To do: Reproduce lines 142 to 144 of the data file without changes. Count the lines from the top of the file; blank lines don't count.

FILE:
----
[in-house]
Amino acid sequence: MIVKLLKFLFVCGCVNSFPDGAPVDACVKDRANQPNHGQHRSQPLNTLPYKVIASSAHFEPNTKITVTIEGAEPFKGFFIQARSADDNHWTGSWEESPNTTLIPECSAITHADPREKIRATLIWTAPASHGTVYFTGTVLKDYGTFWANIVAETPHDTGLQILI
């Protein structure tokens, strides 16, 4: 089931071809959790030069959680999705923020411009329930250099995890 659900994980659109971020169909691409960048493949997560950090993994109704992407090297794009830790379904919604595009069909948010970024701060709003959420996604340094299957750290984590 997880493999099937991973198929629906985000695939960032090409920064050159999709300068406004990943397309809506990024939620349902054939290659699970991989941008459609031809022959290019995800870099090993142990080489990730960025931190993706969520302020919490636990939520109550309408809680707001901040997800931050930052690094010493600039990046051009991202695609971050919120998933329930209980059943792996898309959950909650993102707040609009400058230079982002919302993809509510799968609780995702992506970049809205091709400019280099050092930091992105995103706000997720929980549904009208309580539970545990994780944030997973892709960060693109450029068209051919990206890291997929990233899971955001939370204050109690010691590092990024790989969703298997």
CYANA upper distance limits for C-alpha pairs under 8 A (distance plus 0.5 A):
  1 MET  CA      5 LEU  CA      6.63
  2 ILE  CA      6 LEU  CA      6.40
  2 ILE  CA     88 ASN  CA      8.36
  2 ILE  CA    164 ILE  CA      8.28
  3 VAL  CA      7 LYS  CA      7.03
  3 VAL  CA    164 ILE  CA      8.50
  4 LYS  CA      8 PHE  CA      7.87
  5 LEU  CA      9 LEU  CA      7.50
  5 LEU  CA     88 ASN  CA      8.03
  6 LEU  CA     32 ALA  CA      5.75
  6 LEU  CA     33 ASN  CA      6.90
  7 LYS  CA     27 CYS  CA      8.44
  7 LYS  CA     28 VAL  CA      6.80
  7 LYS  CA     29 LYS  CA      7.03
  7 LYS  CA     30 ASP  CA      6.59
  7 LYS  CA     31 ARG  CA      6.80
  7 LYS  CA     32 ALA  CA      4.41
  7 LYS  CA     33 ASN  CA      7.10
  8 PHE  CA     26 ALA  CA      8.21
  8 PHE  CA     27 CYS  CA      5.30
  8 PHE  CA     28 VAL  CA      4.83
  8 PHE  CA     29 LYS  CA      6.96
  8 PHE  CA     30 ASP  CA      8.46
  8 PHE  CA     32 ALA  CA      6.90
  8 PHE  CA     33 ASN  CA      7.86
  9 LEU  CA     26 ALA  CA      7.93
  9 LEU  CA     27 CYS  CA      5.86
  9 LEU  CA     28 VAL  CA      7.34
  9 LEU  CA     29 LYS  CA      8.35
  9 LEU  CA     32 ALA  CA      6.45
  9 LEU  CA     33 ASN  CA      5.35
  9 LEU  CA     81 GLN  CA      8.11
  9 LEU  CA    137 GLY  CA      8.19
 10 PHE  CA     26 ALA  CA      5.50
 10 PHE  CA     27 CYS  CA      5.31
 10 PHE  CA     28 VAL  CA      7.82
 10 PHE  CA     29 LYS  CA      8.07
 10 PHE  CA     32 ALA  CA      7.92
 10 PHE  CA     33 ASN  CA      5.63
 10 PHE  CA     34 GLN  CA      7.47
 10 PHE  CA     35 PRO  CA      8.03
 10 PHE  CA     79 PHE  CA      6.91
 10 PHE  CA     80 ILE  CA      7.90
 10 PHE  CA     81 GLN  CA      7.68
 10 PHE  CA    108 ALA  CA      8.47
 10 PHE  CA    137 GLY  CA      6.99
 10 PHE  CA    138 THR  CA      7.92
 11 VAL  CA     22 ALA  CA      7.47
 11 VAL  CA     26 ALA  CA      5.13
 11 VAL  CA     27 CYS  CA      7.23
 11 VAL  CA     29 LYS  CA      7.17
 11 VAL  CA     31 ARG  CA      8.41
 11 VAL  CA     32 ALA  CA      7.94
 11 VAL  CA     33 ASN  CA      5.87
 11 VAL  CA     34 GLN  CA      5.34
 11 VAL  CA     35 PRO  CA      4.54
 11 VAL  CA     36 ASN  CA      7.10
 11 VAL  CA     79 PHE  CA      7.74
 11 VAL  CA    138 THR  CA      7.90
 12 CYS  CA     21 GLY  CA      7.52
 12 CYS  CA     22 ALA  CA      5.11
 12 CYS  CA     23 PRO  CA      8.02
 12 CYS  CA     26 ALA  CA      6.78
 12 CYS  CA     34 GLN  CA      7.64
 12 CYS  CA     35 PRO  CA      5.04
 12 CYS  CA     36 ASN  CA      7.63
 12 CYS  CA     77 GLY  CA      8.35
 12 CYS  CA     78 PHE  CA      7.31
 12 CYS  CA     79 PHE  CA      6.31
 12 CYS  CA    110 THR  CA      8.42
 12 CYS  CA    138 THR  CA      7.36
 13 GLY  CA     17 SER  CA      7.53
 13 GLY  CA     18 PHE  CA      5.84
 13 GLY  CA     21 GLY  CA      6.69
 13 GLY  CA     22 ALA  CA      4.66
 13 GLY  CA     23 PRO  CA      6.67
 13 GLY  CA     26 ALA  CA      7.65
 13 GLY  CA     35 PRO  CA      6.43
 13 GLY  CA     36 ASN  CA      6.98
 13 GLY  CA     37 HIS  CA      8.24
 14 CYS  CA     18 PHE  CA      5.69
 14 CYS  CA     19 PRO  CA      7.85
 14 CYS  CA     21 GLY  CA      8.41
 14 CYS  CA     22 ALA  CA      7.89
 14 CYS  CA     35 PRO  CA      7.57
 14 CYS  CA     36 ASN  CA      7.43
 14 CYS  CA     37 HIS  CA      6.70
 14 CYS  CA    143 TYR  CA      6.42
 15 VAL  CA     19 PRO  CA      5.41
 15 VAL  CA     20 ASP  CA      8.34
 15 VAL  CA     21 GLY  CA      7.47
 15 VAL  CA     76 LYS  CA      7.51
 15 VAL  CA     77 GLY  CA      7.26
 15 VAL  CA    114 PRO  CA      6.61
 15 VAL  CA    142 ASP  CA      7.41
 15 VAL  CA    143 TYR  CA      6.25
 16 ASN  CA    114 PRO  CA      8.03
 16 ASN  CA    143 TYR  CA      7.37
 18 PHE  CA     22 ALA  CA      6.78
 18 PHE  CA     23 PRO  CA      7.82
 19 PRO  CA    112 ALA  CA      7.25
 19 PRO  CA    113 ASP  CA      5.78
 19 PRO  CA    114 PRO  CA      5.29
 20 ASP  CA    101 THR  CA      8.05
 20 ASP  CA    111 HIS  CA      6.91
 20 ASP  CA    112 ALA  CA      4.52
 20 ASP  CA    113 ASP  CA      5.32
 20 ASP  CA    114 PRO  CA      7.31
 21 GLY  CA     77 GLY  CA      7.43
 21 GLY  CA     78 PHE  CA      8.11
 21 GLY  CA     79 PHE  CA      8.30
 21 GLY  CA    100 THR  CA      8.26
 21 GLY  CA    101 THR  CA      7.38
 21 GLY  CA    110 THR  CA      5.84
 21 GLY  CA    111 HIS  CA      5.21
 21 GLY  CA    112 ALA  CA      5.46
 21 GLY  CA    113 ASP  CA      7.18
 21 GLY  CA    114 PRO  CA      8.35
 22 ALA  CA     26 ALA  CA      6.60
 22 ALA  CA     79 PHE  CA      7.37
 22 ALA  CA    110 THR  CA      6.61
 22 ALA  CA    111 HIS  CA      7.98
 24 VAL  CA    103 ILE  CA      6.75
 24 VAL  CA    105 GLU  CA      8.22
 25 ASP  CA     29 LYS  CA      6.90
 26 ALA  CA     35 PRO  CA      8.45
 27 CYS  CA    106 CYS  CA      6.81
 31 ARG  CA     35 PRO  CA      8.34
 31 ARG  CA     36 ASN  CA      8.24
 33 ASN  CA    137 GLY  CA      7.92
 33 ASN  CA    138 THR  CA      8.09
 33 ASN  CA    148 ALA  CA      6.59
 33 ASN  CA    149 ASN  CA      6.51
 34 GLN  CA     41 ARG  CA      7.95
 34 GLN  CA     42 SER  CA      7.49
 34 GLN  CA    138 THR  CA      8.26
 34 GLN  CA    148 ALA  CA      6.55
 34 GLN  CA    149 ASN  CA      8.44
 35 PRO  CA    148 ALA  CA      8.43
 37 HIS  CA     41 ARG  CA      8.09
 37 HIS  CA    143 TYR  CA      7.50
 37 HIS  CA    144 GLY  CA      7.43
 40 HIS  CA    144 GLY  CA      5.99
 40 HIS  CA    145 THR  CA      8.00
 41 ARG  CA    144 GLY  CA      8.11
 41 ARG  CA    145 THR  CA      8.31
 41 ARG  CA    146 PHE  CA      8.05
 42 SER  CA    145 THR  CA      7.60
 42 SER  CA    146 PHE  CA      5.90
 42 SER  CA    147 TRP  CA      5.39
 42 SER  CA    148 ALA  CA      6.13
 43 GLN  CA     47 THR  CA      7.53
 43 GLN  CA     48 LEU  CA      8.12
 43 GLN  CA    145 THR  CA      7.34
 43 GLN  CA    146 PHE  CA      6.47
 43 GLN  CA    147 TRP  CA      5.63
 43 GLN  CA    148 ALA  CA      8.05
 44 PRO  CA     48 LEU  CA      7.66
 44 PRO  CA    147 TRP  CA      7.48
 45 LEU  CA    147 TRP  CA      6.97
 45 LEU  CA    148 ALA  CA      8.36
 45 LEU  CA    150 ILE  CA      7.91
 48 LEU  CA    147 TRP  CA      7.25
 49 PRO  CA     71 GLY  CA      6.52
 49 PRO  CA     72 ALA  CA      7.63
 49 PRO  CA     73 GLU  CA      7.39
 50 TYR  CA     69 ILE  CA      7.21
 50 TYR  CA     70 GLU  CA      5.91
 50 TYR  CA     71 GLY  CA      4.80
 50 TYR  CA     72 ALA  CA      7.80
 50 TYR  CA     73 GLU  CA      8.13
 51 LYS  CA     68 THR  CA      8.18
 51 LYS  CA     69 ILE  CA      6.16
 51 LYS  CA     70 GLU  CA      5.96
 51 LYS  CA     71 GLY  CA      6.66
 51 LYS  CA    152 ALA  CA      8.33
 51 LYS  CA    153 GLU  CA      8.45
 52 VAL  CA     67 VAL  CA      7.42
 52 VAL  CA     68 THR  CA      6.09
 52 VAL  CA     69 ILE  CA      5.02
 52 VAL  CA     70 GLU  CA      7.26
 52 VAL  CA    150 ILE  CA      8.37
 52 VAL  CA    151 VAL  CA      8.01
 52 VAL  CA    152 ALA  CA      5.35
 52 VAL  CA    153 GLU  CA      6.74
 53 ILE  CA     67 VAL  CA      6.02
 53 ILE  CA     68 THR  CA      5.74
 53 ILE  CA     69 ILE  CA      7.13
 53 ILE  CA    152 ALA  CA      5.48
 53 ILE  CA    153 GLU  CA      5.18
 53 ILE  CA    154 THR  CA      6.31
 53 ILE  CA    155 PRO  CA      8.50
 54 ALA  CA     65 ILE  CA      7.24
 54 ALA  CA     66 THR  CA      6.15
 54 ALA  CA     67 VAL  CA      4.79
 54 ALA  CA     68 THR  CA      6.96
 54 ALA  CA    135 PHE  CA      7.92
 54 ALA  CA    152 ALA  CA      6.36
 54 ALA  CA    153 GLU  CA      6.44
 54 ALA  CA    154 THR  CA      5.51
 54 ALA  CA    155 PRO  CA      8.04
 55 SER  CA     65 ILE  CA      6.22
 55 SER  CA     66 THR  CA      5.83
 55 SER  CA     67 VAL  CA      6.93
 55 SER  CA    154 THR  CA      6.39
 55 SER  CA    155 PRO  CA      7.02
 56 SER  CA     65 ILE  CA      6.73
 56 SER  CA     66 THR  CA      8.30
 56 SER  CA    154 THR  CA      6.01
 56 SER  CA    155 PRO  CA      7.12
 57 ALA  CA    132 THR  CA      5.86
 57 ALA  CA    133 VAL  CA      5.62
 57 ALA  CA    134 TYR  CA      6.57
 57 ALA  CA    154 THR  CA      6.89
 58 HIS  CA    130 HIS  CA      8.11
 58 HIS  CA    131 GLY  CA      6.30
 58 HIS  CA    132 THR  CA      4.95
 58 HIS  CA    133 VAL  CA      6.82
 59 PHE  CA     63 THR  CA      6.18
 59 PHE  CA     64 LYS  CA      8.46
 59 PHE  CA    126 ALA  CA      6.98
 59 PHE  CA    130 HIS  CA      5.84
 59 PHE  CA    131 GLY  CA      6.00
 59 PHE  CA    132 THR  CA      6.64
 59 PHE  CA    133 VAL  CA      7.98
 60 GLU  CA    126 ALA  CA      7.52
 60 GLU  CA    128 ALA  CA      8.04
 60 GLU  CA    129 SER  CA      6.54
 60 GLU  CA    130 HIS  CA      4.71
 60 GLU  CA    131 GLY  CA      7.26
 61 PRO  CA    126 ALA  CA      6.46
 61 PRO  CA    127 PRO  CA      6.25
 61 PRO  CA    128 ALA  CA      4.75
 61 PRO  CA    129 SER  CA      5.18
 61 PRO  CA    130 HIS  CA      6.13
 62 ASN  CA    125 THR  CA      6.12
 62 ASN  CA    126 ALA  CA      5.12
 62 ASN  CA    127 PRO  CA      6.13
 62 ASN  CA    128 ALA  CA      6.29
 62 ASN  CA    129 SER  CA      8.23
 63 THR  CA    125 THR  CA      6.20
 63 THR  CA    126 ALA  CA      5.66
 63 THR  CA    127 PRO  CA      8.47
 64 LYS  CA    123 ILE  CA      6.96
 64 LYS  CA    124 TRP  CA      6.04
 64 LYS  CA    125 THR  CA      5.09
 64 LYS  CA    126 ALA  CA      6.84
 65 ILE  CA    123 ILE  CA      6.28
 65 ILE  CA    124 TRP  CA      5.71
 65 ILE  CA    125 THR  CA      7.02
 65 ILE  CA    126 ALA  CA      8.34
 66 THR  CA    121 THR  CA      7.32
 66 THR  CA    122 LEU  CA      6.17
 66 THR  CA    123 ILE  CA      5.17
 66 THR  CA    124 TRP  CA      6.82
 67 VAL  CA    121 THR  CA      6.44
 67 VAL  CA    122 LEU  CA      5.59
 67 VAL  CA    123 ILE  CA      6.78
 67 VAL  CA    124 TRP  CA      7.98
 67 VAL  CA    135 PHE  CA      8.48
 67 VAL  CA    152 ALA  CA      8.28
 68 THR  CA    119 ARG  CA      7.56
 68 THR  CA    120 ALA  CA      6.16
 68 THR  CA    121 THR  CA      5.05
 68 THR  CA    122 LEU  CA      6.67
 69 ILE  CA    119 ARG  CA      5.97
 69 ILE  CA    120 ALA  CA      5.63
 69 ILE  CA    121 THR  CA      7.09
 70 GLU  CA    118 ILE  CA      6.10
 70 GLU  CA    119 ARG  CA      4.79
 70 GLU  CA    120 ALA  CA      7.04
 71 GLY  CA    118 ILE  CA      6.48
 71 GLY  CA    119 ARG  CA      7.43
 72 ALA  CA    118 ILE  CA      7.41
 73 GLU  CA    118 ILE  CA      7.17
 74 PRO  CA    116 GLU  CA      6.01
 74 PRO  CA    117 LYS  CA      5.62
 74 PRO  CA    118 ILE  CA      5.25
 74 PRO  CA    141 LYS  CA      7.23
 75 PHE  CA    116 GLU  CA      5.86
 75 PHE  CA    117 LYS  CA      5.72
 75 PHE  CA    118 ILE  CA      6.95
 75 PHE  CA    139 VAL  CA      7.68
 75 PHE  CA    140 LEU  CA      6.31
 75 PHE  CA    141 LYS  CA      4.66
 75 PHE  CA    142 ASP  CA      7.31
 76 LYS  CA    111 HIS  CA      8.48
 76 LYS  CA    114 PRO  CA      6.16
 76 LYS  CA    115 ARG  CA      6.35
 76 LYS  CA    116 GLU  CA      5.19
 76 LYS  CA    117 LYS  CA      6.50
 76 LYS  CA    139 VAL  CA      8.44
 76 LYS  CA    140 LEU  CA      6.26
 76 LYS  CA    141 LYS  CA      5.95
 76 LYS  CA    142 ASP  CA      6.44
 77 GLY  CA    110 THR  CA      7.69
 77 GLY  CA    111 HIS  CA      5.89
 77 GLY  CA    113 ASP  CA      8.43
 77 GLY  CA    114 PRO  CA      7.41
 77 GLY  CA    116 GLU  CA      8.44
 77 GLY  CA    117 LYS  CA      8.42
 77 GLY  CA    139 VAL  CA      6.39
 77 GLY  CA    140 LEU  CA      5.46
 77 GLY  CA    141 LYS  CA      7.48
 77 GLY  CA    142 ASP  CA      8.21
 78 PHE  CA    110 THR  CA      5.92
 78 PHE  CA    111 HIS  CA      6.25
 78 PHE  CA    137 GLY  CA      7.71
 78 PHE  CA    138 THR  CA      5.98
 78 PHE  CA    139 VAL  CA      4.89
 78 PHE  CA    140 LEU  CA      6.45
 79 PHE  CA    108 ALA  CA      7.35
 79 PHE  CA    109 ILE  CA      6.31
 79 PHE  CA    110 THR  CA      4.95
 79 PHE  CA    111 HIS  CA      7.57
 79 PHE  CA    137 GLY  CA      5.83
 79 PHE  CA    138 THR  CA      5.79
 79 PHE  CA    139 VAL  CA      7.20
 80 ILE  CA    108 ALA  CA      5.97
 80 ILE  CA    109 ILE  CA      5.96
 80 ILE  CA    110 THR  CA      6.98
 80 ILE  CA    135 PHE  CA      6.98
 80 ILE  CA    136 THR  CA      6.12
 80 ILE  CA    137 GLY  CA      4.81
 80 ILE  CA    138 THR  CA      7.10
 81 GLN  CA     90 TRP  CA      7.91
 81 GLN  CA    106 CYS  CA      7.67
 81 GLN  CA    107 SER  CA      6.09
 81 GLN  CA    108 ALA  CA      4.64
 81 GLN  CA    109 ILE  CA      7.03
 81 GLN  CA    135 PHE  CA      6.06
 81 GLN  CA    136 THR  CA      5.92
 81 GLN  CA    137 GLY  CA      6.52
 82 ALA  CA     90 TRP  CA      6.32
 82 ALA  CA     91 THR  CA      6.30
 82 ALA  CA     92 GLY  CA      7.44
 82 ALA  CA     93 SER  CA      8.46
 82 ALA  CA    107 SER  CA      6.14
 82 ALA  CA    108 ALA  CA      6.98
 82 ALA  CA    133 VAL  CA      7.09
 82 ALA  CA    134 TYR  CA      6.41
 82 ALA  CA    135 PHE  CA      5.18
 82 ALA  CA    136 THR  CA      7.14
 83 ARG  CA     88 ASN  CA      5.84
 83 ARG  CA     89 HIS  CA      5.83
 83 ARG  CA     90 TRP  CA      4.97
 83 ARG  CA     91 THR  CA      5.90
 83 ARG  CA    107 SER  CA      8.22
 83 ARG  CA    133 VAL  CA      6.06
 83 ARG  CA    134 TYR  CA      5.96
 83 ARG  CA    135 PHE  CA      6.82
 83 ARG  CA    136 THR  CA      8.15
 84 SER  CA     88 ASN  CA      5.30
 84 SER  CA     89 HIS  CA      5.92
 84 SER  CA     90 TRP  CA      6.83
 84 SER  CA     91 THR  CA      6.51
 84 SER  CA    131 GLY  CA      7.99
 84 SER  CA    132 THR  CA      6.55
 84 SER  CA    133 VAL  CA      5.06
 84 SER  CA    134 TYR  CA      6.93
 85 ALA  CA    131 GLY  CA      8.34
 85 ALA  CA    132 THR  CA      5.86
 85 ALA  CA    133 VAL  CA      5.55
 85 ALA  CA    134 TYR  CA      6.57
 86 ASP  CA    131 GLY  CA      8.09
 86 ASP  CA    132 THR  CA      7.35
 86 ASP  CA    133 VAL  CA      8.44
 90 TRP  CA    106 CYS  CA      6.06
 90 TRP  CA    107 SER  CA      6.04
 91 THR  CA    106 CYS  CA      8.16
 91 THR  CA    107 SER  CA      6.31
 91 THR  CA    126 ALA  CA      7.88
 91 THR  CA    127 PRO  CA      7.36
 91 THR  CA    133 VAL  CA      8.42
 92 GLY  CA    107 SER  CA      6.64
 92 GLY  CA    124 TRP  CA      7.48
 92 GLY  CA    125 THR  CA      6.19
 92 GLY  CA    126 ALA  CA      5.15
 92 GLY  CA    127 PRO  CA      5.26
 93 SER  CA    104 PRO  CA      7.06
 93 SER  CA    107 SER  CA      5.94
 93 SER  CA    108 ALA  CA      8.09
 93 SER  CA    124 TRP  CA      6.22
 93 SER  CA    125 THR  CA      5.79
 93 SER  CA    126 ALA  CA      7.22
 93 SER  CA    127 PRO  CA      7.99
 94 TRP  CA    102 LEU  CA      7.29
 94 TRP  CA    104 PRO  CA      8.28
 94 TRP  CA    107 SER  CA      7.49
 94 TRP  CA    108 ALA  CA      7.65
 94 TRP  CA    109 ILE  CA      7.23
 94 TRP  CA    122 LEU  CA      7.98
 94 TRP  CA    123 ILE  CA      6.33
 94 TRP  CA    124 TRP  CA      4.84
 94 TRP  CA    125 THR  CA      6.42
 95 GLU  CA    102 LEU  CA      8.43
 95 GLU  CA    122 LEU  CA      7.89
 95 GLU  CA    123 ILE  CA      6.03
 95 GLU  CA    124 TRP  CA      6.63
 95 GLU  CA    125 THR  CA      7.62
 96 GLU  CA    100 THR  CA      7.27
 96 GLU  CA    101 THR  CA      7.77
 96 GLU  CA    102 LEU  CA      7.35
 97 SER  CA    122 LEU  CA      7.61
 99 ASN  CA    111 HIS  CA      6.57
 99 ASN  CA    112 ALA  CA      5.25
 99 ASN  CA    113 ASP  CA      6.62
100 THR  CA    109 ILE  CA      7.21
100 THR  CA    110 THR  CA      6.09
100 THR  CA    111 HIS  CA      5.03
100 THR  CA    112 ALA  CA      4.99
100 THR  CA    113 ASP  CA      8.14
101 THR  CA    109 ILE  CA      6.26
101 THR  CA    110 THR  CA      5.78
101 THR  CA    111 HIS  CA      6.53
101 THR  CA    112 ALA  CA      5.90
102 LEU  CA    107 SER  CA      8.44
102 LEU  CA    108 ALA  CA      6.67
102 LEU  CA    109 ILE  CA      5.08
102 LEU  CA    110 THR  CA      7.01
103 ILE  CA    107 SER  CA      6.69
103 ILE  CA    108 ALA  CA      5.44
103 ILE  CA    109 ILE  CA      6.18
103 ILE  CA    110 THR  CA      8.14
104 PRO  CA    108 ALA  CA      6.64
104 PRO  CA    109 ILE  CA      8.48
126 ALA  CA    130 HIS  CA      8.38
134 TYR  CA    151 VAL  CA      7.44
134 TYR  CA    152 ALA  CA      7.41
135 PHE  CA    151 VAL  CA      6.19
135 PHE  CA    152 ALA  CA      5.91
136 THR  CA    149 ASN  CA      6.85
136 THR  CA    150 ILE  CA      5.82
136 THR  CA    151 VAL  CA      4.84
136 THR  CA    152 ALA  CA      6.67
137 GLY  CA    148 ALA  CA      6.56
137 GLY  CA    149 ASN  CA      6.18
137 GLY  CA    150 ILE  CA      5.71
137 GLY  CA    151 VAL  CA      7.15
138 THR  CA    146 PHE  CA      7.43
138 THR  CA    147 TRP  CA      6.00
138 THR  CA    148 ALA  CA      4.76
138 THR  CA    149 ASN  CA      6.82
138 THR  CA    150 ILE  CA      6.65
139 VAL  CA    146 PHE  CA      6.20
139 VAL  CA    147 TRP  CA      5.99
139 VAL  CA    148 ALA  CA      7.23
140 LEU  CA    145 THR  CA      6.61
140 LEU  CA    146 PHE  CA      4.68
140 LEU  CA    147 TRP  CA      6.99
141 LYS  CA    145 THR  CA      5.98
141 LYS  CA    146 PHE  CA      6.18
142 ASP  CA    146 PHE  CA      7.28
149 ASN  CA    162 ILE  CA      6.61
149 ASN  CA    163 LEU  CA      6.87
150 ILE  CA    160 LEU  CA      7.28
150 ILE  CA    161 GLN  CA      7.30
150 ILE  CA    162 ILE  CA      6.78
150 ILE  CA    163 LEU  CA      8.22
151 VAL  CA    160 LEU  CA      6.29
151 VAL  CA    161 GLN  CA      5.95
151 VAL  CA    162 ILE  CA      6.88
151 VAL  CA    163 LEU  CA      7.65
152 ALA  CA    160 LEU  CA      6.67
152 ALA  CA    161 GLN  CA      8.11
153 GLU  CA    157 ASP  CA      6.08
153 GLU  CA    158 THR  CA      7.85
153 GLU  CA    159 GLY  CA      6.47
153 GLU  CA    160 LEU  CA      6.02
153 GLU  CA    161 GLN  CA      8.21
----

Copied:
 34 GLN  CA    149 ASN  CA      8.44
 35 PRO  CA    148 ALA  CA      8.43
 37 HIS  CA     41 ARG  CA      8.09